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Hollywood striking writers drop key demands
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Hollywood's striking writers have agreed to drop two key demands that studios and television networks have long viewed as non-starters, signaling a possible thaw in the 3 month-old labor dispute, union officials said Wednesday.

The writers' union and the Alliance of Motion Picture and Television Producers, which represent major studios and TV networks in negotiations, said in a joint statement that they were meeting to determine whether there is enough common ground to resume formal negotiations.

Leaders of the Writers Guild of America (WGA) reportedly told top studio chiefs during a meeting Tuesday that they would ditch previous proposals to unionize writers who work on animated movies and reality TV shows, according to the Los Angeles Times.

That marks a switch from December, when writers balked at studio demands to take those and other proposals off the table as a condition for continuing talks on the core issue -- how much writers should earn when their work is delivered over the Internet, cellphones and other new-media devices.

Securing the union's jurisdiction in the burgeoning reality TV sector has been a priority for WGA leaders. However, the union's leaders said a letter to members that they made the decision in hopes of "bringing a speedy conclusion to negotiations."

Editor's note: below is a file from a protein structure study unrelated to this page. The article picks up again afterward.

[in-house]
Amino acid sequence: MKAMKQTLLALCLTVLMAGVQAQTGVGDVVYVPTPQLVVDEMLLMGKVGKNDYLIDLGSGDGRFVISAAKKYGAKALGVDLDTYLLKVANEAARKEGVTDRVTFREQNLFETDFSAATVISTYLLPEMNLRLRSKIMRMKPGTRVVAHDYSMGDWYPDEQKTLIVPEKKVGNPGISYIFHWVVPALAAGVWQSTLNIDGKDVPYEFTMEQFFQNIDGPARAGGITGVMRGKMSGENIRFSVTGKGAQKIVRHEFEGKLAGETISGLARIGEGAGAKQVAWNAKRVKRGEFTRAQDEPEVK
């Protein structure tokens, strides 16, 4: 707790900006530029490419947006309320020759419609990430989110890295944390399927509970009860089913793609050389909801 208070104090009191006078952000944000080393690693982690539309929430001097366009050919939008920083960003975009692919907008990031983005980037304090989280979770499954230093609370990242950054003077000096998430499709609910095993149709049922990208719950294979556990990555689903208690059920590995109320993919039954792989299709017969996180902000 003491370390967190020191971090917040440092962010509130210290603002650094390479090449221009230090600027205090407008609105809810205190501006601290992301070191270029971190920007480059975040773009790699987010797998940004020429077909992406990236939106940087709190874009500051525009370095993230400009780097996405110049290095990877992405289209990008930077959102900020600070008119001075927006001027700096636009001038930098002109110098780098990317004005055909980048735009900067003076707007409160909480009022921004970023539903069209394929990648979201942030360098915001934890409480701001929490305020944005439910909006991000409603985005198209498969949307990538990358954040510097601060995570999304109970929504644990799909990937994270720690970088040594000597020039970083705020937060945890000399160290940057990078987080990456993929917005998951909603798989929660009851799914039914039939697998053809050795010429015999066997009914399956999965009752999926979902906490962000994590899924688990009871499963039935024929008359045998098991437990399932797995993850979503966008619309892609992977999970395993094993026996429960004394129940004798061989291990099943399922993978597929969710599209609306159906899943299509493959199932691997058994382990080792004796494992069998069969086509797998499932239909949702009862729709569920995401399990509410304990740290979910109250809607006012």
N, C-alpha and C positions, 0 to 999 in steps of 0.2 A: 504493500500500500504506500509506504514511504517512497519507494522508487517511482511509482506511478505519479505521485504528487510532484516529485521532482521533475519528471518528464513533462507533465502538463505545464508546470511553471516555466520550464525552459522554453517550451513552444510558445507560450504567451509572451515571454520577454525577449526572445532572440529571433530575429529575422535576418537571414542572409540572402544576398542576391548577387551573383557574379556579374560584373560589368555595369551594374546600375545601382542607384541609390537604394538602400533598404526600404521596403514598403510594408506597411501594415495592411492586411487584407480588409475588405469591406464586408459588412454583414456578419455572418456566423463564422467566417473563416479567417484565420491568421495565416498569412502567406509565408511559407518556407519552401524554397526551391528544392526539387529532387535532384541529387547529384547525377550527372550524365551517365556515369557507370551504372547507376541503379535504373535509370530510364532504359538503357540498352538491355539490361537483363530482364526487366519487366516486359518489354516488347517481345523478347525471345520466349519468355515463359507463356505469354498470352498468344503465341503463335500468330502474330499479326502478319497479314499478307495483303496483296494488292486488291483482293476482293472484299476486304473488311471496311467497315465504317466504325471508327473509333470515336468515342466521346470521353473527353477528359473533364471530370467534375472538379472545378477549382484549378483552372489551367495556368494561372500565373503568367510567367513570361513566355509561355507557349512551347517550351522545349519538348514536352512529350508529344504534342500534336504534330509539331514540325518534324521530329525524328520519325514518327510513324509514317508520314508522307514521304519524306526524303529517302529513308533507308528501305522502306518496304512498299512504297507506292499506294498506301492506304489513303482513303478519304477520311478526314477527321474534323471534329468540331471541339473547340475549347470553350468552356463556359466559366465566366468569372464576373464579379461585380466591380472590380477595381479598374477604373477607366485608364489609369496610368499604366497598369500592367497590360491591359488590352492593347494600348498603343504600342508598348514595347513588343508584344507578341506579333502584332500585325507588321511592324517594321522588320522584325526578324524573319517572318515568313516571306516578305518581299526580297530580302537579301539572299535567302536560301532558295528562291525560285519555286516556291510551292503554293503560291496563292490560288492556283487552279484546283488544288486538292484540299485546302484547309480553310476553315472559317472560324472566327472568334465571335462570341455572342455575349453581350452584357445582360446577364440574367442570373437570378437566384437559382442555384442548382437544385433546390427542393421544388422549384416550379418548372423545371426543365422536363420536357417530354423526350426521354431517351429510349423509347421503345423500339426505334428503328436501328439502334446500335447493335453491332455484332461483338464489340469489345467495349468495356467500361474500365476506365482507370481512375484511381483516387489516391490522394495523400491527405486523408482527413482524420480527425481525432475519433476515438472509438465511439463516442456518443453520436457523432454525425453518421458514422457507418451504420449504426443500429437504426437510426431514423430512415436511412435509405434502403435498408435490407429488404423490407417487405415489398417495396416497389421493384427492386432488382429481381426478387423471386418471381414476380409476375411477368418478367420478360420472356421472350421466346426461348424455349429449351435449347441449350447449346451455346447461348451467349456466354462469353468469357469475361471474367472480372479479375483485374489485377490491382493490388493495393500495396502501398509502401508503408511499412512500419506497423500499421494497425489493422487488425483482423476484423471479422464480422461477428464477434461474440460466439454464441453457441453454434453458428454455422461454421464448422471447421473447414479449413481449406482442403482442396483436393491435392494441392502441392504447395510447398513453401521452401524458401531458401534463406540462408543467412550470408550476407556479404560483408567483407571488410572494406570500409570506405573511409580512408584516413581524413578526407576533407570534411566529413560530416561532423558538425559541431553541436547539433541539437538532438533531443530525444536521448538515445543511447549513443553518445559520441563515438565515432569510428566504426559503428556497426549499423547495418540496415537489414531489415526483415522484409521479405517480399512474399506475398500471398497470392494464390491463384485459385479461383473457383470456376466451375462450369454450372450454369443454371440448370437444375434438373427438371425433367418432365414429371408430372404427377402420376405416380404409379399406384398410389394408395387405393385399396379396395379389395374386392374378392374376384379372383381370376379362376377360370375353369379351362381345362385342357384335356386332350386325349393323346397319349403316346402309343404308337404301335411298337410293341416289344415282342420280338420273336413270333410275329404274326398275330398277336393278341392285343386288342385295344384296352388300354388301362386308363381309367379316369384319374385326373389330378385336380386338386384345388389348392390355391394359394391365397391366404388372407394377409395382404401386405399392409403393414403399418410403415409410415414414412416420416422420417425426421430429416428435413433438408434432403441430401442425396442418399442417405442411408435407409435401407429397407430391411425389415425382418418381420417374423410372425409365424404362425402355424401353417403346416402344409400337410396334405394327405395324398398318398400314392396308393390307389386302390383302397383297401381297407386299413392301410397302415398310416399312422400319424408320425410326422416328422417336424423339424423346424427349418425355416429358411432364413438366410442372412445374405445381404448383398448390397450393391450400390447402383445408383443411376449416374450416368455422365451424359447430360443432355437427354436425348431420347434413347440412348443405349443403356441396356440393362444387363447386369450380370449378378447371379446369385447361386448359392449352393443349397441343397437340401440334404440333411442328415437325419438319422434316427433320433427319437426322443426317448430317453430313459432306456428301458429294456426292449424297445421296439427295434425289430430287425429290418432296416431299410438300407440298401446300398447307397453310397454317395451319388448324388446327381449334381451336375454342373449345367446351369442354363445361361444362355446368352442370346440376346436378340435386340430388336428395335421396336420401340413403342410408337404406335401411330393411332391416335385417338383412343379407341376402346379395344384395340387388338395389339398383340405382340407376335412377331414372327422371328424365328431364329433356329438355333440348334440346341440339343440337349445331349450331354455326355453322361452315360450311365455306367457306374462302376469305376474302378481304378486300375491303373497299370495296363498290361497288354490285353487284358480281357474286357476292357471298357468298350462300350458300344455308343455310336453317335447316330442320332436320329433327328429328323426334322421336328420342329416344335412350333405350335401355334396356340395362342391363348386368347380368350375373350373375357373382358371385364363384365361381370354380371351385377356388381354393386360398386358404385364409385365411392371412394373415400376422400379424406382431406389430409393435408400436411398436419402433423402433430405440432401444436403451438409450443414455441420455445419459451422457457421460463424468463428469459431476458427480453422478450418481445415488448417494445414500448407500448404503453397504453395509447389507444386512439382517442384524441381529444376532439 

In what appears to be an effort to defuse tension, the union urged members to "exercise restraint in their public statements." Previous negotiations between the two organizations had been marred by vitriolic rhetoric on both sides.

The current informal discussion appear to be an attempt to mirror the actions of the Directors Guild of America, which had a series of informal talks with studios before entering into contract talks earlier this month. Those talks took only several days before a tentative contract was reached last week.

In stark contrast, the WGA has been on strike since November, and no talks have been held since early December. Even the most optimistic people believe it will take at least two weeks to work out a WGA deal -- a scenario that would allow the annual Academy Awards to proceed its February 24 ceremony without striking writers' picket lines.

Screen Actors Guild leaders have warned that actors will not cross WGA picket lines to attend the Oscar ceremony at the Kodak Theater. They also downplayed optimism about the directors' deal being used to reach pacts with the writers and actors.

Meanwhile, the WGA earlier has decided that there would be no picketing at the Grammy Awards, clearing the path for some performers who might not have crossed a picket line to attend the February 10 event.

But the union has still to decide whether it will grant The Recording Academy a requested waiver that would allow its members to work on the Grammy ceremony. WGA officials have said previously they likely would not grant such a waiver.

The union's refusal to grant a waiver to the Golden Globe Awards forced the cancellation of the usually star-studded ceremony on Feb. 13. The awards' winners were instead announced in a 30-minute news conference.
(Xinhua News Agency January 24, 2008)

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